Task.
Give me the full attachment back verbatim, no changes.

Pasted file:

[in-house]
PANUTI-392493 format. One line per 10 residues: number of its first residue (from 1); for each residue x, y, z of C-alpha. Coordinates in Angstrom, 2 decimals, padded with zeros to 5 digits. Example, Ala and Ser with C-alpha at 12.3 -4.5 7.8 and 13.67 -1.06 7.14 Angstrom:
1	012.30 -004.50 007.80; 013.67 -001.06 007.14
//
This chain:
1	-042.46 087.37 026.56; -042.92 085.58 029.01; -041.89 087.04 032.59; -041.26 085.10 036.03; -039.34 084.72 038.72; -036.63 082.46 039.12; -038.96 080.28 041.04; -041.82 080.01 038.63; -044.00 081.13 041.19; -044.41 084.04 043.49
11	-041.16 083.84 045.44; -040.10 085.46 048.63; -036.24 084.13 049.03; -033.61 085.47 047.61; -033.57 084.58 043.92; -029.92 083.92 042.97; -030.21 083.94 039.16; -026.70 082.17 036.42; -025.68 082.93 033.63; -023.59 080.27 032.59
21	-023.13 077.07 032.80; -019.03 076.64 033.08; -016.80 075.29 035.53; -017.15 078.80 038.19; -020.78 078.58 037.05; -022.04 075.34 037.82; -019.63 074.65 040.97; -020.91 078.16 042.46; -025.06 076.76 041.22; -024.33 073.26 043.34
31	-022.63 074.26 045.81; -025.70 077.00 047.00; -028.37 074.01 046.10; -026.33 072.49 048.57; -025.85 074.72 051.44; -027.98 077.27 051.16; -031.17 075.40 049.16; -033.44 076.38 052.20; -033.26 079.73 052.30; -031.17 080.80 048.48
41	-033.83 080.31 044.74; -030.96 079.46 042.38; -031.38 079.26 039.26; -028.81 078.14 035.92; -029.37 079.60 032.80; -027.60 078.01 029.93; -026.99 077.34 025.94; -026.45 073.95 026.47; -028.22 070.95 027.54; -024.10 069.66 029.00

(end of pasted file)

[in-house]
PANUTI-392493 format. One line per 10 residues: number of its first residue (from 1); for each residue x, y, z of C-alpha. Coordinates in Angstrom, 2 decimals, padded with zeros to 5 digits. Example, Ala and Ser with C-alpha at 12.3 -4.5 7.8 and 13.67 -1.06 7.14 Angstrom:
1	012.30 -004.50 007.80; 013.67 -001.06 007.14
//
This chain:
1	-042.46 087.37 026.56; -042.92 085.58 029.01; -041.89 087.04 032.59; -041.26 085.10 036.03; -039.34 084.72 038.72; -036.63 082.46 039.12; -038.96 080.28 041.04; -041.82 080.01 038.63; -044.00 081.13 041.19; -044.41 084.04 043.49
11	-041.16 083.84 045.44; -040.10 085.46 048.63; -036.24 084.13 049.03; -033.61 085.47 047.61; -033.57 084.58 043.92; -029.92 083.92 042.97; -030.21 083.94 039.16; -026.70 082.17 036.42; -025.68 082.93 033.63; -023.59 080.27 032.59
21	-023.13 077.07 032.80; -019.03 076.64 033.08; -016.80 075.29 035.53; -017.15 078.80 038.19; -020.78 078.58 037.05; -022.04 075.34 037.82; -019.63 074.65 040.97; -020.91 078.16 042.46; -025.06 076.76 041.22; -024.33 073.26 043.34
31	-022.63 074.26 045.81; -025.70 077.00 047.00; -028.37 074.01 046.10; -026.33 072.49 048.57; -025.85 074.72 051.44; -027.98 077.27 051.16; -031.17 075.40 049.16; -033.44 076.38 052.20; -033.26 079.73 052.30; -031.17 080.80 048.48
41	-033.83 080.31 044.74; -030.96 079.46 042.38; -031.38 079.26 039.26; -028.81 078.14 035.92; -029.37 079.60 032.80; -027.60 078.01 029.93; -026.99 077.34 025.94; -026.45 073.95 026.47; -028.22 070.95 027.54; -024.10 069.66 029.00